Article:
In his 1972 book ‘Ways of Seeing’ (derived from a BBC TV series), John Berger asks us to analyse the above image twice. The first time, we are instructed to view this recognizable Van Gogh painting in its current context of ‘art’. Then, in our second viewing, we are told that this painting was Van Gogh’s last work – before he committed suicide. Berger asks us to reflect on how different the image becomes with this new knowledge. The additional information adds a lingering shadow to the painting and imbues each brushstroke with despair and horror. What was quite simply ‘Crows in Wheatfield’ becomes a semiotic hotbed of intent. Are the crows flying towards darkness an analogy? Do the orbs of light signify afterlife? Or perhaps the crows distract the viewer from the green path that transverses the wheat field – a kind of reverse-Yellow Brick Road to nowhere which dissolves before the horizon. Once we consider that this was Van Gogh’s final work before suicide, we see new things and uncover fresh meaning.
Roland Barthes’ ‘Camera Lucida’ also reflects on the image and its multitudes of meaning. The image has many transmutations. The punctum I feel looking at pictures of my lost father and others who have broken my heart grips me, horrifies. It drives me to want to self-harm, to neutralise the unbearable. People I love are dead. People I love don’t love me. It is a chronic terror, a deep wrenching. An abyss that gazes back, amplifying one’s hideousness, their faults, their inherent unlovable status. That loneliness that clings like a cold June Melburnian fog, eating at your dignity and self-confidence. You are hated. You are unworthy of love and human affection.
I understand suicidal ideation. I sink to the low all too often. Sometimes, one feels like they have nothing to offer, nothing good within them. Death looms as a definite future possibility and one may feel power in speeding towards this inevitability. It’s control, right? Something the neoliberal rationalised society values. If one takes things into their own hands, however ghastly, then they’re an ACTOR, they are not acted-upon, a stooge. This illogical and slippery thought pattern shouts at me frequently. I battle it, decrying its nihilism and anti-humanism. I want to Be. I somewhat accept me, however flawed that person is. As an agnostic, I feel death might possibly be the end. Odd experiences I have had suggest otherwise: perhaps the Dead can communicate in a Finnegans Wake-like, or Bobok-esque nonsense-speak. But I am certifiably crazy. I am an unreliable witness.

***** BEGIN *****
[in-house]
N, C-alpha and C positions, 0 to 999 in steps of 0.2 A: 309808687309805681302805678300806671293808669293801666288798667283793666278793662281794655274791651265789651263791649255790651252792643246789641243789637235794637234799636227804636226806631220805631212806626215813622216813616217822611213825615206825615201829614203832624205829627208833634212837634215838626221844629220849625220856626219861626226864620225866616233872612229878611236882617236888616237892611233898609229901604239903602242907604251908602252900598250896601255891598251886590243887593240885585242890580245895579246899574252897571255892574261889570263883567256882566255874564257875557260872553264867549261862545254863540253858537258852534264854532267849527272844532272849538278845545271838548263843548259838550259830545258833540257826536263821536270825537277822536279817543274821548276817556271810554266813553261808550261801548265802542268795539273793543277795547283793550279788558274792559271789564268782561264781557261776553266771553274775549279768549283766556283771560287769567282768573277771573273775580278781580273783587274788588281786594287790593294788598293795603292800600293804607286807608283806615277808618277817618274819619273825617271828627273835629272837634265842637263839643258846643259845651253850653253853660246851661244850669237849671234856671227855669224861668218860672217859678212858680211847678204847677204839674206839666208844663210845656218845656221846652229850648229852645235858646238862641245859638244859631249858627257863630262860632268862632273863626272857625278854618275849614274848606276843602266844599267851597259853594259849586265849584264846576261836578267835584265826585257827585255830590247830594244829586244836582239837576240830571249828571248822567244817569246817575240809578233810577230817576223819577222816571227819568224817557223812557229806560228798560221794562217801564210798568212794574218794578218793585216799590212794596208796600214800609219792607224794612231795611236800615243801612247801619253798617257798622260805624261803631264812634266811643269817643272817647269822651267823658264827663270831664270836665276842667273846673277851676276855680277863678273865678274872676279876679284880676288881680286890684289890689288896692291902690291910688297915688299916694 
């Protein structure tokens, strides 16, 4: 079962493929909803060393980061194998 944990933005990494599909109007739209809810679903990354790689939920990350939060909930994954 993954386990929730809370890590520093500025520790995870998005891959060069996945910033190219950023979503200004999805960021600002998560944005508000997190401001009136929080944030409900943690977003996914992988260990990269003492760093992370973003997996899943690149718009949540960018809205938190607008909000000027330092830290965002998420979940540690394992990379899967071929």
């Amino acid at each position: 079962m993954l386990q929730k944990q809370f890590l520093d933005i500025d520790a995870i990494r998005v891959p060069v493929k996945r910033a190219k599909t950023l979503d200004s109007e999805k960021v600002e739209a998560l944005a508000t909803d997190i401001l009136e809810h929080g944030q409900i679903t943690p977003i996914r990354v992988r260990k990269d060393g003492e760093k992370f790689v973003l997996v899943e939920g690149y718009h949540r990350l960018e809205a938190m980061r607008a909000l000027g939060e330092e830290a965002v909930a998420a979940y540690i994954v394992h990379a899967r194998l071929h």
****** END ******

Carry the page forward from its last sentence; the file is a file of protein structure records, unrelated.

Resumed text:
However, I cannot deny that Western death rituals are sanitised, dehumanised. Phillipe Aries beautifully chronicles this. We love death, yet loathe and hide it. The social constructions of contemporary Western death are odd. To paraphrase (abuse?) Tom Waits, one is ‘dead and lovely’; yet abhorrent, forgettable. The workplace gives us little time to mourn. Get on with life, you lowly scum. How dare you FEEL?
This contradiction is a mind-fuck. As humans, we love, we connect, we mourn and we pine. But corporatism commands a cold rationality: dead is dead, gone is gone, get back to work and move on, motherfucker. Mourning and feeling creates LOSS, ECONOMIC INEFFICIENCY. How dare you be human, with relationships and connections?
This is what leads me to my current emptiness. I lost my beloved father, my closest relationship, mid -2013. I will never heal, I will never get in with it. It defies modern rationalised sanctioned grieving. Yet…I am beginning to give zero fucks about what this awful neoliberalised society wants and needs. It doesn’t feel. It defies my basic empathy and humanity. I want to defy it. I don’t want to create a ‘Crows in Wheatfield’ and then self-destruct as a perfectly human response to the horrific reality of corporatist unfeeling norms. I refuse to be this kind of asshole. I will not conform. It may take me more than 7 years to finish my PhD, which I have continued from a previous failed attempt, but maybe this is OK. Maybe it is contemporary norms that are problematic. I am failing to care. I am beginning to accept myself, as dangerous to patriarchal capitalism as it is. In immortal words of Rage Against the Machine, “fuck you I won’t do what you tell me”. I’m not going to be an anally-bleached hairless pawn with a shiny stretched face full of injected fuck-knows-what who blindly follows dictate. I am a Nasty Woman, somewhat accepting of her gradual corporeal rotting and slow decline into the grave. I want a Green Burial and we cannot be sure whether silicone and other prostheses break down into the dirt seamlessly like flesh, bone and sinew. I want the ravens, the worms, the black and crawly things, to re-purpose me, to consume me, to recycle me, and to resurrect me into a new form. I feel at one with the earth: some kind of deep existential Monism which I want to uphold in the afterlife. Human is human; age, ruin and decay, to me, is good.